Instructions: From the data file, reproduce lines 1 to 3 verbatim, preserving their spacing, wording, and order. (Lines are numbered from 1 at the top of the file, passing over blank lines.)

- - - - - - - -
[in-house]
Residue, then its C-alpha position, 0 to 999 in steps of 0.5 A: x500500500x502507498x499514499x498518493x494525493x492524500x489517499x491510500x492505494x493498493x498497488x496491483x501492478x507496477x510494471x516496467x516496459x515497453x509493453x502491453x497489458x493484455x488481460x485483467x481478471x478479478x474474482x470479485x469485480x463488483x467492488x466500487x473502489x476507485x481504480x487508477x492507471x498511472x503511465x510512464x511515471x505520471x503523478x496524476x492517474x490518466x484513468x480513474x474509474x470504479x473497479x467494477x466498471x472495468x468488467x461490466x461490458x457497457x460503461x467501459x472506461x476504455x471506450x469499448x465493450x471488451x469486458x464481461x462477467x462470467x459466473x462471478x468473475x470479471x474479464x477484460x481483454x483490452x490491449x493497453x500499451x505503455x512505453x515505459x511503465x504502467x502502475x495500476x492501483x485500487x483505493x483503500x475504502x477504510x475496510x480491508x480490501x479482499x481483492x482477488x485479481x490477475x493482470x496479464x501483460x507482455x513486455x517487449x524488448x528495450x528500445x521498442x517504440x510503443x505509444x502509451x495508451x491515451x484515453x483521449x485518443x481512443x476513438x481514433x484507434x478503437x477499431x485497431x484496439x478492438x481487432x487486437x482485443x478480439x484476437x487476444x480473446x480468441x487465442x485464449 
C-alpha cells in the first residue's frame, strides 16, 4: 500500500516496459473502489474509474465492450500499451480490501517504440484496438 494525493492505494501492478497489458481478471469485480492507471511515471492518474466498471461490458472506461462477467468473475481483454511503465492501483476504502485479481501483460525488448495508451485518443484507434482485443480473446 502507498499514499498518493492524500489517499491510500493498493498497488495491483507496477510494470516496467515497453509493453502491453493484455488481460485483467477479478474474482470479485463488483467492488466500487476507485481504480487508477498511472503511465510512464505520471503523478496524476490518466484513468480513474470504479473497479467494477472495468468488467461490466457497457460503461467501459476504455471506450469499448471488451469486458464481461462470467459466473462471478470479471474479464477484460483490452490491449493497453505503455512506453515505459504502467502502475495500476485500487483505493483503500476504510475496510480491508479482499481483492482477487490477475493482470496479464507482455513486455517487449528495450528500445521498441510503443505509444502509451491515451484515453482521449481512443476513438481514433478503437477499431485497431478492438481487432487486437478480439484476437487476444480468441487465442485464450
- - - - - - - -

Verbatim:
[in-house]
Residue, then its C-alpha position, 0 to 999 in steps of 0.5 A: x500500500x502507498x499514499x498518493x494525493x492524500x489517499x491510500x492505494x493498493x498497488x496491483x501492478x507496477x510494471x516496467x516496459x515497453x509493453x502491453x497489458x493484455x488481460x485483467x481478471x478479478x474474482x470479485x469485480x463488483x467492488x466500487x473502489x476507485x481504480x487508477x492507471x498511472x503511465x510512464x511515471x505520471x503523478x496524476x492517474x490518466x484513468x480513474x474509474x470504479x473497479x467494477x466498471x472495468x468488467x461490466x461490458x457497457x460503461x467501459x472506461x476504455x471506450x469499448x465493450x471488451x469486458x464481461x462477467x462470467x459466473x462471478x468473475x470479471x474479464x477484460x481483454x483490452x490491449x493497453x500499451x505503455x512505453x515505459x511503465x504502467x502502475x495500476x492501483x485500487x483505493x483503500x475504502x477504510x475496510x480491508x480490501x479482499x481483492x482477488x485479481x490477475x493482470x496479464x501483460x507482455x513486455x517487449x524488448x528495450x528500445x521498442x517504440x510503443x505509444x502509451x495508451x491515451x484515453x483521449x485518443x481512443x476513438x481514433x484507434x478503437x477499431x485497431x484496439x478492438x481487432x487486437x482485443x478480439x484476437x487476444x480473446x480468441x487465442x485464449 
C-alpha cells in the first residue's frame, strides 16, 4: 500500500516496459473502489474509474465492450500499451480490501517504440484496438 494525493492505494501492478497489458481478471469485480492507471511515471492518474466498471461490458472506461462477467468473475481483454511503465492501483476504502485479481501483460525488448495508451485518443484507434482485443480473446 502507498499514499498518493492524500489517499491510500493498493498497488495491483507496477510494470516496467515497453509493453502491453493484455488481460485483467477479478474474482470479485463488483467492488466500487476507485481504480487508477498511472503511465510512464505520471503523478496524476490518466484513468480513474470504479473497479467494477472495468468488467461490466457497457460503461467501459476504455471506450469499448471488451469486458464481461462470467459466473462471478470479471474479464477484460483490452490491449493497453505503455512506453515505459504502467502502475495500476485500487483505493483503500476504510475496510480491508479482499481483492482477487490477475493482470496479464507482455513486455517487449528495450528500445521498441510503443505509444502509451491515451484515453482521449481512443476513438481514433478503437477499431485497431478492438481487432487486437478480439484476437487476444480468441487465442485464450